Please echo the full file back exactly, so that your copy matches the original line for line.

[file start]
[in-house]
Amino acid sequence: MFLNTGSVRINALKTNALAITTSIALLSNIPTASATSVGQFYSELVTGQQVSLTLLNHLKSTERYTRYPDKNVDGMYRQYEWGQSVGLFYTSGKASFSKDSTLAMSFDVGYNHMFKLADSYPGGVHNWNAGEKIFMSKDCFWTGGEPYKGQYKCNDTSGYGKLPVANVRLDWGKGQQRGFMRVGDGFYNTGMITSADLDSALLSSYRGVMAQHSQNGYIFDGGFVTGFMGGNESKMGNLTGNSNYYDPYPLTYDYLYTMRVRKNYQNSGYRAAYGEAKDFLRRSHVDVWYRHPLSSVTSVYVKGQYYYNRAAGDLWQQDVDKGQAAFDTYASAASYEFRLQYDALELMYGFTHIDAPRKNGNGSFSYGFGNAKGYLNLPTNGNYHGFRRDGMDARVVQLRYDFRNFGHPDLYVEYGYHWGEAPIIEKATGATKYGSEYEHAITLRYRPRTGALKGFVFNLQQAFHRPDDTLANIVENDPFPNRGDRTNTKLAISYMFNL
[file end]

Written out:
[in-house]
Amino acid sequence: MFLNTGSVRINALKTNALAITTSIALLSNIPTASATSVGQFYSELVTGQQVSLTLLNHLKSTERYTRYPDKNVDGMYRQYEWGQSVGLFYTSGKASFSKDSTLAMSFDVGYNHMFKLADSYPGGVHNWNAGEKIFMSKDCFWTGGEPYKGQYKCNDTSGYGKLPVANVRLDWGKGQQRGFMRVGDGFYNTGMITSADLDSALLSSYRGVMAQHSQNGYIFDGGFVTGFMGGNESKMGNLTGNSNYYDPYPLTYDYLYTMRVRKNYQNSGYRAAYGEAKDFLRRSHVDVWYRHPLSSVTSVYVKGQYYYNRAAGDLWQQDVDKGQAAFDTYASAASYEFRLQYDALELMYGFTHIDAPRKNGNGSFSYGFGNAKGYLNLPTNGNYHGFRRDGMDARVVQLRYDFRNFGHPDLYVEYGYHWGEAPIIEKATGATKYGSEYEHAITLRYRPRTGALKGFVFNLQQAFHRPDDTLANIVENDPFPNRGDRTNTKLAISYMFNL